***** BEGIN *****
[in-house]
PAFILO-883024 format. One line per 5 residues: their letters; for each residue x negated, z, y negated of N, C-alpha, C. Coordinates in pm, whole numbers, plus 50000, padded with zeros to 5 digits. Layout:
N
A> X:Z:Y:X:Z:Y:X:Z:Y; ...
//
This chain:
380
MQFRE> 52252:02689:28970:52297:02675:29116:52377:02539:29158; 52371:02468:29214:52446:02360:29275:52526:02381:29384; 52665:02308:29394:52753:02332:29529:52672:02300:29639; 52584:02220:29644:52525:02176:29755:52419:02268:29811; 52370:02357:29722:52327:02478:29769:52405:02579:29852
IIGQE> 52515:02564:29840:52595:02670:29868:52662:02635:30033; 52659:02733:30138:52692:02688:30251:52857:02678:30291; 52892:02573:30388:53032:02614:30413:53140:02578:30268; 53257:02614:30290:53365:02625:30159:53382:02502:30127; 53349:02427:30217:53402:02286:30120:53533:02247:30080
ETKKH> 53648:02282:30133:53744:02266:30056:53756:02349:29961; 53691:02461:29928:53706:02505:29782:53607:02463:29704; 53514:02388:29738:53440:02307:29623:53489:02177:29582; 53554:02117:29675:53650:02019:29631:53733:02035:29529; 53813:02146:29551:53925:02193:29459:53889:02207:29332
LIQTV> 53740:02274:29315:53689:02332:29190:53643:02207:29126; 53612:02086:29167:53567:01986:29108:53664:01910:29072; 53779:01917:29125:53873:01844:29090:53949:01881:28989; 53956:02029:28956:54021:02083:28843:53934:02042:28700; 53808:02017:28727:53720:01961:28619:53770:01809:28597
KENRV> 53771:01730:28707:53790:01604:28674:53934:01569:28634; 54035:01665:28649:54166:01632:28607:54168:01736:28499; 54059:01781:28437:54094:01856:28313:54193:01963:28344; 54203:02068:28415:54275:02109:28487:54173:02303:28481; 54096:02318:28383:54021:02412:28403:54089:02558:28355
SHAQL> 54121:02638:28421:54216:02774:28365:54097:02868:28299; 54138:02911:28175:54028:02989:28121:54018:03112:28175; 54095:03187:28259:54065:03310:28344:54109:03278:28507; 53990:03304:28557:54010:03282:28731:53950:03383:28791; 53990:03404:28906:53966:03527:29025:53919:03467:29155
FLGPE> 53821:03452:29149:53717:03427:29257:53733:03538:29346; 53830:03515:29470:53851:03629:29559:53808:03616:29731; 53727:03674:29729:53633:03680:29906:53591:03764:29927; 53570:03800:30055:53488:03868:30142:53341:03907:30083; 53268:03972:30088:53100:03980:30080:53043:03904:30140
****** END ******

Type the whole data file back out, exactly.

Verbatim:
[in-house]
PAFILO-883024 format. One line per 5 residues: their letters; for each residue x negated, z, y negated of N, C-alpha, C. Coordinates in pm, whole numbers, plus 50000, padded with zeros to 5 digits. Layout:
N
A> X:Z:Y:X:Z:Y:X:Z:Y; ...
//
This chain:
380
MQFRE> 52252:02689:28970:52297:02675:29116:52377:02539:29158; 52371:02468:29214:52446:02360:29275:52526:02381:29384; 52665:02308:29394:52753:02332:29529:52672:02300:29639; 52584:02220:29644:52525:02176:29755:52419:02268:29811; 52370:02357:29722:52327:02478:29769:52405:02579:29852
IIGQE> 52515:02564:29840:52595:02670:29868:52662:02635:30033; 52659:02733:30138:52692:02688:30251:52857:02678:30291; 52892:02573:30388:53032:02614:30413:53140:02578:30268; 53257:02614:30290:53365:02625:30159:53382:02502:30127; 53349:02427:30217:53402:02286:30120:53533:02247:30080
ETKKH> 53648:02282:30133:53744:02266:30056:53756:02349:29961; 53691:02461:29928:53706:02505:29782:53607:02463:29704; 53514:02388:29738:53440:02307:29623:53489:02177:29582; 53554:02117:29675:53650:02019:29631:53733:02035:29529; 53813:02146:29551:53925:02193:29459:53889:02207:29332
LIQTV> 53740:02274:29315:53689:02332:29190:53643:02207:29126; 53612:02086:29167:53567:01986:29108:53664:01910:29072; 53779:01917:29125:53873:01844:29090:53949:01881:28989; 53956:02029:28956:54021:02083:28843:53934:02042:28700; 53808:02017:28727:53720:01961:28619:53770:01809:28597
KENRV> 53771:01730:28707:53790:01604:28674:53934:01569:28634; 54035:01665:28649:54166:01632:28607:54168:01736:28499; 54059:01781:28437:54094:01856:28313:54193:01963:28344; 54203:02068:28415:54275:02109:28487:54173:02303:28481; 54096:02318:28383:54021:02412:28403:54089:02558:28355
SHAQL> 54121:02638:28421:54216:02774:28365:54097:02868:28299; 54138:02911:28175:54028:02989:28121:54018:03112:28175; 54095:03187:28259:54065:03310:28344:54109:03278:28507; 53990:03304:28557:54010:03282:28731:53950:03383:28791; 53990:03404:28906:53966:03527:29025:53919:03467:29155
FLGPE> 53821:03452:29149:53717:03427:29257:53733:03538:29346; 53830:03515:29470:53851:03629:29559:53808:03616:29731; 53727:03674:29729:53633:03680:29906:53591:03764:29927; 53570:03800:30055:53488:03868:30142:53341:03907:30083; 53268:03972:30088:53100:03980:30080:53043:03904:30140